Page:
Googling the Future
16:00 on Fri, 4 Sep 2009 | Industry Comment | 0 Comments
I'm going to give you some search-based food for thought for this weekend.
Search as a Science
Almost every year I hear the bell-ringing doomsayers that are predicting, "the end of SEO". It never happens. There's a lot of talk about the search market "coming to maturity", with universal search, better results, tracking, stable business models and the like.
I think a closer comparison would be that a lot of businesses struck gold with search and now we've got a few spades and pans and think we're near maturity, blissfully unaware of the impending rise of colossal mining machines covering the landscape.
To put a finer point on it, Google's CEO Eric Schmidt recently said in a Techcrunch interview:
"Search is a science that will develop and advance over hundreds of years. Think of it like biology and physics in the 1500s or 1600s: it’s a new science where we make big and exciting breakthroughs all the time. However, it could be a hundred years or more before we have microscopes and an understanding of the proverbial molecules and atoms of search. Just like biology and physics several hundred years ago, the biggest advances are yet to come. That’s what makes the field of Internet search so exciting."
Google trumpeted the release of Google Squared at around the same time Wolfram Alpha, the "answers engine" hit the public domain. This wave of thinking, providing "answers" rather than websites is one of Google's next greatest challenges. Broadly speaking, you have 3 types of search query: Informational, navigational and transactional and for many of these queries, there exists a "correct answer".
While "words to meaning" is the staging point, this goal possibly gives light on the next decade of Google development.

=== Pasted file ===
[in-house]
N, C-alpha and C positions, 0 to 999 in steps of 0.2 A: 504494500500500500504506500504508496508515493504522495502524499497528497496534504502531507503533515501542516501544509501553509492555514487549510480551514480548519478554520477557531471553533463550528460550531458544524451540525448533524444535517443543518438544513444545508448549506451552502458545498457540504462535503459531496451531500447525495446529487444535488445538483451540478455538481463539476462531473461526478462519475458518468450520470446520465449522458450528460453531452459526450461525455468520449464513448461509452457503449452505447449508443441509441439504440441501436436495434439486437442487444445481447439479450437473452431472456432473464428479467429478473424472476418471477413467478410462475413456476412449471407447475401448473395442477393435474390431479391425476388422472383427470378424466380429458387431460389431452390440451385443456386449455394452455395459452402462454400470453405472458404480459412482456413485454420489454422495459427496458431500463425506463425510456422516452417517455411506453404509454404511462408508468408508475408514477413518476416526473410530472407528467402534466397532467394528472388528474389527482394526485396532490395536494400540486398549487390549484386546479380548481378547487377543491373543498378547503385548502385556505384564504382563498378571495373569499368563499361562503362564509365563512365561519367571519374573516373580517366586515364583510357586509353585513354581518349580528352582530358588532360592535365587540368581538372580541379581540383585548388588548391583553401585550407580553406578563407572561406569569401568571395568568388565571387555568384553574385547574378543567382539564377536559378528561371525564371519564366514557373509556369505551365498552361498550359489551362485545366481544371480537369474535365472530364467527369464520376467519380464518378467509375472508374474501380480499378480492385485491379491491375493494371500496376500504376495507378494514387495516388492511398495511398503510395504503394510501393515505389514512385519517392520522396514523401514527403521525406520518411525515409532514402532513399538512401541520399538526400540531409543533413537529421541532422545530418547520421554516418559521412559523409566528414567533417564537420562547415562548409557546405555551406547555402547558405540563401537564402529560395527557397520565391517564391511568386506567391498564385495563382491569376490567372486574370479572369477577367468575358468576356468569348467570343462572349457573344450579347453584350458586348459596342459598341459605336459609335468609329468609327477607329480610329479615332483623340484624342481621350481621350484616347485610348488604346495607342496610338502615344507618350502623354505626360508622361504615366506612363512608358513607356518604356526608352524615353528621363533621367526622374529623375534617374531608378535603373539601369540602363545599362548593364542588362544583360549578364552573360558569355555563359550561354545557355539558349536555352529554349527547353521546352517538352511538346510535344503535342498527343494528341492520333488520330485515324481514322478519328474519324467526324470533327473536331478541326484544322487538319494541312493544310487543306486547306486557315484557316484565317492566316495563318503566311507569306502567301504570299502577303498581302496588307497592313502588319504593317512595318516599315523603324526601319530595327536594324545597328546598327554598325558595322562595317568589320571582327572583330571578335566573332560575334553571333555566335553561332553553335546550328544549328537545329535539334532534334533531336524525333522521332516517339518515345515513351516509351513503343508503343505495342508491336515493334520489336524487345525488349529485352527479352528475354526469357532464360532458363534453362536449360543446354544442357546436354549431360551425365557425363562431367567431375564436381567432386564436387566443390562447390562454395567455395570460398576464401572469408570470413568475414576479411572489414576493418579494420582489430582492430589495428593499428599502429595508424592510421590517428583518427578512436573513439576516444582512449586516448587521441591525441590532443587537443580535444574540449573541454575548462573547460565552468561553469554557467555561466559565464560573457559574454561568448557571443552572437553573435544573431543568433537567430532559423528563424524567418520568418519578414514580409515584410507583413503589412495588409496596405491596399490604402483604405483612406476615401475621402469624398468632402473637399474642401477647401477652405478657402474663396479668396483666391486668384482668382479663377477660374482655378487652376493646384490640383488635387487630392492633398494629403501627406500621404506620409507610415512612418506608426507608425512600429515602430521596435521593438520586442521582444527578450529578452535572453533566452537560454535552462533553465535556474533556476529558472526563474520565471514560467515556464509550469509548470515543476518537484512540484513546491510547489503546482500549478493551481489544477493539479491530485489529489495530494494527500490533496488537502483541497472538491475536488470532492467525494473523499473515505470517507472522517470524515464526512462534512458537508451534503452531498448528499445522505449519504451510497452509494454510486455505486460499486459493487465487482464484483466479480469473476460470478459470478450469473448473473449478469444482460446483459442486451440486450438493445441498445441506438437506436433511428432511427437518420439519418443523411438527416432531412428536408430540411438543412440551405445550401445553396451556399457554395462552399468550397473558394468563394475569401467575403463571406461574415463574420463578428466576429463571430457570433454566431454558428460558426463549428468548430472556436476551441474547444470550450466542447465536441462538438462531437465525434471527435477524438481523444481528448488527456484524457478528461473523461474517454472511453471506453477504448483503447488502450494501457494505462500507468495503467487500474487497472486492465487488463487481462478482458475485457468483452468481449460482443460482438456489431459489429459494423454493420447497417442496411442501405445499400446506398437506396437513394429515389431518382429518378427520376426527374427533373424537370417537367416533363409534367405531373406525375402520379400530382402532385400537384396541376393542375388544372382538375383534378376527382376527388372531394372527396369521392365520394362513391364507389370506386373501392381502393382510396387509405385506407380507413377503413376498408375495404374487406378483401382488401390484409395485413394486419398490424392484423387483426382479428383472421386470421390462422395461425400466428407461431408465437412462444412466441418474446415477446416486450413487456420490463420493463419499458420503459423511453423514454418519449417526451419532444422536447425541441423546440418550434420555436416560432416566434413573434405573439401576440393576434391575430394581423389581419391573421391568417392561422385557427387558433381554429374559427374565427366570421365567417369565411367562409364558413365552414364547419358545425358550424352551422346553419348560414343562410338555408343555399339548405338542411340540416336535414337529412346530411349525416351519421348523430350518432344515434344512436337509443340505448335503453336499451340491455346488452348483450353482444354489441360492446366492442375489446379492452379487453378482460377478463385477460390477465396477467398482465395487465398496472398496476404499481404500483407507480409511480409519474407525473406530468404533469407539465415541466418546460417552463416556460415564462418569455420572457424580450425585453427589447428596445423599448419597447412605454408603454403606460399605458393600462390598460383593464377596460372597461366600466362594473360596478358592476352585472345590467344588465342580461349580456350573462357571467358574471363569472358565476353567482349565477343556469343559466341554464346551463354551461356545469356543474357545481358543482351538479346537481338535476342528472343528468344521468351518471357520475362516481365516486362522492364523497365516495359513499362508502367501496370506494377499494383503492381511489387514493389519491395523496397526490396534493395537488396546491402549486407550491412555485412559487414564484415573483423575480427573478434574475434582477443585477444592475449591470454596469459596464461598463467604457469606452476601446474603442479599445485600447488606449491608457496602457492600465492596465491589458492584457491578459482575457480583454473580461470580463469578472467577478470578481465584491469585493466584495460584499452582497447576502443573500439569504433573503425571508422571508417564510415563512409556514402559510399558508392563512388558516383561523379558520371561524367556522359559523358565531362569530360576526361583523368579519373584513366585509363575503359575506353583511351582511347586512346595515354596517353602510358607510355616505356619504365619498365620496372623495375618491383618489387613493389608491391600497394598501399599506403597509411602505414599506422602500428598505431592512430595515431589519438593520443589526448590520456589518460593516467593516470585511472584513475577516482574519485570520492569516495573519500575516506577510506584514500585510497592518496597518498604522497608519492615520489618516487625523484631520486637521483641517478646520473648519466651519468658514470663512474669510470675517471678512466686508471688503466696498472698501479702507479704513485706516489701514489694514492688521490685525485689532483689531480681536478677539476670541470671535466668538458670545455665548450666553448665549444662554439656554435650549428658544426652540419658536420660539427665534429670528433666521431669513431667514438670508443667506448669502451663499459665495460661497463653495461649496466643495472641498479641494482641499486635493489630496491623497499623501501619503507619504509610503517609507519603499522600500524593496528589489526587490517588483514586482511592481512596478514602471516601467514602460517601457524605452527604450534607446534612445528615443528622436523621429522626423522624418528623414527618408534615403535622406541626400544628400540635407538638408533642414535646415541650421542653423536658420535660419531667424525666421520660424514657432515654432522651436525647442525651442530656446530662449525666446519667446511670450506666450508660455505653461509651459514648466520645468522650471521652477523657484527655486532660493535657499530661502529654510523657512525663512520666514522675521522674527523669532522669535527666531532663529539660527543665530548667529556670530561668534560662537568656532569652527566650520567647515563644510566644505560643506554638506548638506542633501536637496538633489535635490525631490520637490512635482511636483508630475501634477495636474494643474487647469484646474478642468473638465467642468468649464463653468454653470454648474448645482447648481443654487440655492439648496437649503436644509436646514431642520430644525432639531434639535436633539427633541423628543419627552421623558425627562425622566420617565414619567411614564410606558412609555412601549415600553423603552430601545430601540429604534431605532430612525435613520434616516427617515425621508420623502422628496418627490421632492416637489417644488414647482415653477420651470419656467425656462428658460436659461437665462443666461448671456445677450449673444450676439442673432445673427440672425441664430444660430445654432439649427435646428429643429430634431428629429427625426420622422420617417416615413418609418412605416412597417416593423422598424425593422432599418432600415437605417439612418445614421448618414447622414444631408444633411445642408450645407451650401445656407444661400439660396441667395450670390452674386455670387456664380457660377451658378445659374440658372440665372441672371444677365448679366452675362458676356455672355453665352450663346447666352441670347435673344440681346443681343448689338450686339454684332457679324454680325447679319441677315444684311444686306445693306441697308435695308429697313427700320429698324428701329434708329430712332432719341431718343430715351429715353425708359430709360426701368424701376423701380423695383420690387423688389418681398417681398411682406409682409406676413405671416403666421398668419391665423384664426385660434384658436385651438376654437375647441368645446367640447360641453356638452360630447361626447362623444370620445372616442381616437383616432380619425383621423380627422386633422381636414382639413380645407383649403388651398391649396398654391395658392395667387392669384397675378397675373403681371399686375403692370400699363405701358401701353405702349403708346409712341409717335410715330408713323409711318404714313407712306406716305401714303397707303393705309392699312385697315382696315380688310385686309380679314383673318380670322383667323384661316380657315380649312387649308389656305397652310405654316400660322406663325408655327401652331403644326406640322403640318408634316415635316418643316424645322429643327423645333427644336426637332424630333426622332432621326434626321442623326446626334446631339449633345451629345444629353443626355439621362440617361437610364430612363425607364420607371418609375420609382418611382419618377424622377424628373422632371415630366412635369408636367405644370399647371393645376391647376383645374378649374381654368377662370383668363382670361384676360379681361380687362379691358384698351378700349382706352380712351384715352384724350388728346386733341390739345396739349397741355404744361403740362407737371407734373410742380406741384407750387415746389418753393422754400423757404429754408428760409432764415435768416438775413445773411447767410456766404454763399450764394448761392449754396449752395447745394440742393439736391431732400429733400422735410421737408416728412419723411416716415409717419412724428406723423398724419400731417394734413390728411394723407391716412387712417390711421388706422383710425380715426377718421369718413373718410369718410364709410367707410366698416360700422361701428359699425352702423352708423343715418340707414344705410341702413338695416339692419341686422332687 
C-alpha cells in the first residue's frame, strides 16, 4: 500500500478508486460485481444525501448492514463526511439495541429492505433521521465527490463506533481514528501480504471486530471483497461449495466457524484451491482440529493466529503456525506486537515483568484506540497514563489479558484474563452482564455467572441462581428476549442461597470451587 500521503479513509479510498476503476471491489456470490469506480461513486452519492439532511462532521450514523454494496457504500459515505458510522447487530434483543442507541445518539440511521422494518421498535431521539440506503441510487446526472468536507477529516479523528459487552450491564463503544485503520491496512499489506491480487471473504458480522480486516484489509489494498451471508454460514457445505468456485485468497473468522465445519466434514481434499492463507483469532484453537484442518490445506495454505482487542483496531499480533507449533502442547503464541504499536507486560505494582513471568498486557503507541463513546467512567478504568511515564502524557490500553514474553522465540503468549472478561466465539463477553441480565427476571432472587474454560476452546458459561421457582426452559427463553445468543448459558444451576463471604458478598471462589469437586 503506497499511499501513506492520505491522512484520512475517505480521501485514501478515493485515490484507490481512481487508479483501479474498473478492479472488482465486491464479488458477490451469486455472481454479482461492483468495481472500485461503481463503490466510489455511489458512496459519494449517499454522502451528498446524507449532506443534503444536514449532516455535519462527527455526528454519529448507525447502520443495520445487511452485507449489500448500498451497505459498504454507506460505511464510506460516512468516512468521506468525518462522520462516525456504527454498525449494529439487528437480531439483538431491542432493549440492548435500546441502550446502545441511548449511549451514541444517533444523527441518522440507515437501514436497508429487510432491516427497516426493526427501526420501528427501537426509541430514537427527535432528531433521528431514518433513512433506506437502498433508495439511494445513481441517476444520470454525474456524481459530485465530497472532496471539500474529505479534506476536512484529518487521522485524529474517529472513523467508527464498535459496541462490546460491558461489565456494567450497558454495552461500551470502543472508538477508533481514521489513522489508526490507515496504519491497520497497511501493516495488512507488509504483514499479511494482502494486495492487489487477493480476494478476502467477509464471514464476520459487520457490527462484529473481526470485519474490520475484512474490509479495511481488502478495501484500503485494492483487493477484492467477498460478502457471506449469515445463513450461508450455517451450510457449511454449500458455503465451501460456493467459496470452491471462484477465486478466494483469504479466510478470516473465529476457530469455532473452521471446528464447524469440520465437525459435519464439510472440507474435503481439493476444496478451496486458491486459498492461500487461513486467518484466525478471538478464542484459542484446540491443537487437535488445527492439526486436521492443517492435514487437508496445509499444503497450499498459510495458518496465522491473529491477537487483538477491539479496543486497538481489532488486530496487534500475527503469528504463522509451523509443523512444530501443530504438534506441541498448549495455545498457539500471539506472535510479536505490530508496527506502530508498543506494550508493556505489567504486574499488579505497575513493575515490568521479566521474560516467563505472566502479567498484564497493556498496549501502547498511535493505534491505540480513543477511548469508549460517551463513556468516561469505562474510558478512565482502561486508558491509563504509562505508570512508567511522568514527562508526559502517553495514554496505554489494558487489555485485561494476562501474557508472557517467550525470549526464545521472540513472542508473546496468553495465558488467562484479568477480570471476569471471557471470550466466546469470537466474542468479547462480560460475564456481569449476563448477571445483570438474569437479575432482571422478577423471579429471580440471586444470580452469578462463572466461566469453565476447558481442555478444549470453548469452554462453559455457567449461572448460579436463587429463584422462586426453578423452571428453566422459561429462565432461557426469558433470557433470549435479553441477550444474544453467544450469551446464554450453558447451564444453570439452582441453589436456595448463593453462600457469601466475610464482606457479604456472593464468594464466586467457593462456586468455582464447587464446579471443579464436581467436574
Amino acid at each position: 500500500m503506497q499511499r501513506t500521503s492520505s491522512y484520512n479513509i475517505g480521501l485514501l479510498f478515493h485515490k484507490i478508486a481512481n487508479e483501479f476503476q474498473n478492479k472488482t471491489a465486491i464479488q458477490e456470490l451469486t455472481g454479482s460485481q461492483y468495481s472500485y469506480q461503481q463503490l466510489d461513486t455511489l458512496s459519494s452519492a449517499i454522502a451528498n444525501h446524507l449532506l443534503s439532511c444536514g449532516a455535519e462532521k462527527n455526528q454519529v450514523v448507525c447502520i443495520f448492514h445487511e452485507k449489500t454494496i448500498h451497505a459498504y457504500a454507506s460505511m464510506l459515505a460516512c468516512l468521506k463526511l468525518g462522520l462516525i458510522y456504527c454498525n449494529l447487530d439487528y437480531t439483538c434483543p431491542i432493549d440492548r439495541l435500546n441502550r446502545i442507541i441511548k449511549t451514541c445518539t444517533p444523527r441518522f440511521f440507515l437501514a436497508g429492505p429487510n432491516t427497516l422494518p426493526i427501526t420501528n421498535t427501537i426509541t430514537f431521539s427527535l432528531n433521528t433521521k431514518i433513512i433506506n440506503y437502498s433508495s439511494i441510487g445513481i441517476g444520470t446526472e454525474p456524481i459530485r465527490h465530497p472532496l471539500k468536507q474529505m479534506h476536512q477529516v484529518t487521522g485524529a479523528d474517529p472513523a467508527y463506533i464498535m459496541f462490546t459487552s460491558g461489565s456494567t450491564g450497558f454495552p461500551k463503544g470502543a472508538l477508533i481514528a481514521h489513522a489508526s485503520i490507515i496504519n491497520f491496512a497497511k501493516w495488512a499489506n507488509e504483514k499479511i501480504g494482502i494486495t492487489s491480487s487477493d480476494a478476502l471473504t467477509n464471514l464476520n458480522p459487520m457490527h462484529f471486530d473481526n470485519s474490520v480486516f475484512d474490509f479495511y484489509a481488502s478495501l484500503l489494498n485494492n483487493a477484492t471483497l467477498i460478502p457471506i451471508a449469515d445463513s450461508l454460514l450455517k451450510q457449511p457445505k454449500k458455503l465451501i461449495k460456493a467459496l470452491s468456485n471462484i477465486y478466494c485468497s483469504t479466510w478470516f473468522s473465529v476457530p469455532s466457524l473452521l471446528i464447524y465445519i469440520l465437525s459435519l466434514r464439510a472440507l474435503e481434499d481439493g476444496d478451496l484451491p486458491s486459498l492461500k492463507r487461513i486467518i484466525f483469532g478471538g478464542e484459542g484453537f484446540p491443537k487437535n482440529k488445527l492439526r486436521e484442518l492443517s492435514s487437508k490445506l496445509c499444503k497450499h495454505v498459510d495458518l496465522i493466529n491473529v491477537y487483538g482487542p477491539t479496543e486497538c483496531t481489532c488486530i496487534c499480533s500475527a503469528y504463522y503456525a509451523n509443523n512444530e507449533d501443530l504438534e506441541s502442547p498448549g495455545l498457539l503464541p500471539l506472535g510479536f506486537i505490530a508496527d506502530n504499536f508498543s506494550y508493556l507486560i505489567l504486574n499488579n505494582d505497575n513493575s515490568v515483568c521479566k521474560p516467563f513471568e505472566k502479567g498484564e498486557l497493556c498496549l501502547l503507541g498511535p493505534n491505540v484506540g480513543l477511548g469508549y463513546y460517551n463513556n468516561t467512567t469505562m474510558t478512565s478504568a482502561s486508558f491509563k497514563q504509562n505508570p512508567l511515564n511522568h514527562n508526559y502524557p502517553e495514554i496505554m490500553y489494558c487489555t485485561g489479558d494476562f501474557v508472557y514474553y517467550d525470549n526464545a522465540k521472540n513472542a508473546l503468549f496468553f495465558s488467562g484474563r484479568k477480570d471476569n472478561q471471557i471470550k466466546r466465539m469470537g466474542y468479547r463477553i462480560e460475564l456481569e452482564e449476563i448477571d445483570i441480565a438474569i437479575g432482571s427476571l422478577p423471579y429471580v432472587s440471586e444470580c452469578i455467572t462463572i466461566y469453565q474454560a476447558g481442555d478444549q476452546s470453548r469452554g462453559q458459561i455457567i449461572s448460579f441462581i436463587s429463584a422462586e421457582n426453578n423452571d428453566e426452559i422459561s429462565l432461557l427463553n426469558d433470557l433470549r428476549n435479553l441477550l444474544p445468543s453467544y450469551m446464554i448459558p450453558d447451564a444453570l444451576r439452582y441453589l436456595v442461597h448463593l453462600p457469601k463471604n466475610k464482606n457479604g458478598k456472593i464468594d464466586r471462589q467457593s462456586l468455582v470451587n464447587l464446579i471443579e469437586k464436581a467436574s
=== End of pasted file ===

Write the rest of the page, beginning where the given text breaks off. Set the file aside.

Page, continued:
Depending on how you're inclined, this is where the scary stuff starts to happen. Brain implants. While it sounds similar to the predictions of flying cars by the year 2000, the fact is research into brain - computer connections has been going since the early 1970s and have recently enjoyed a degree of success, from controlling other electrical devices by thought, to recovering the ability to use paralysed limbs.
The need to "remember" information and facts has also become a topic for debate, are computers making us more stupid? With my iphone on me, what need to do I have to try and remember trivial information that can instantly and accurately be brought up within a few seconds? Or is this simply giving me spare brain capacity to work on the bigger challenges?
In a recent inteview with Wired.co.uk, Schmidt describes Google as the third part of the human brain:
"..you know, there’s a left brain, a right brain and there’s a third part where that collective intelligence that Google can help bring to you really helps you get through every day: the history of places, what you should do, collecting things for you, telling you what’s relevant – the things that computers do best that humans are not good at. And that will leave humans to spend more time doing what humans do best, the things computers are not very good at"
There's no doubt that Google is helping people educate themselves, when lost for an answer, I no longer have to make a trip to the library, or ask around for answer, I can find it myself in minutes. One thing did stick in my mind though. A couple of years ago I saw the BT future predictions timeline. A brief look into what the telecomms giant thinks may be happening over the next 50 years.
Aside from "Terminator 3 style robots", one thing worried me: "2026 - 2030: Virus crosses over from machine to human".
I take all of these predictions with a handful of salt and I'm not one to worry about the future doom of man, but this one did make sense to me. If we've established an effective link whereby computers can read (or more likely, predict) the mind, it makes sense this might be a two-way deal.
I really don't want to think about installing anti-virus software in my brain. Or cross-human-scripting.
Lots of worry about Google
While Google has generally good spin within the UK media, there have been several backlashes with their agenda of "collecting and sorting the world's information", from their street mapping to the even more controversial hosting of UK medical records.
Compared to a search giant directly connecting with peoples' brains (indexing thoughts?), some of these worries seem trivial. The fact is, they aren't trivial. The worries stem from the possibility of one company being able to own and manipulate the world's data.
Something to think about this weekend :)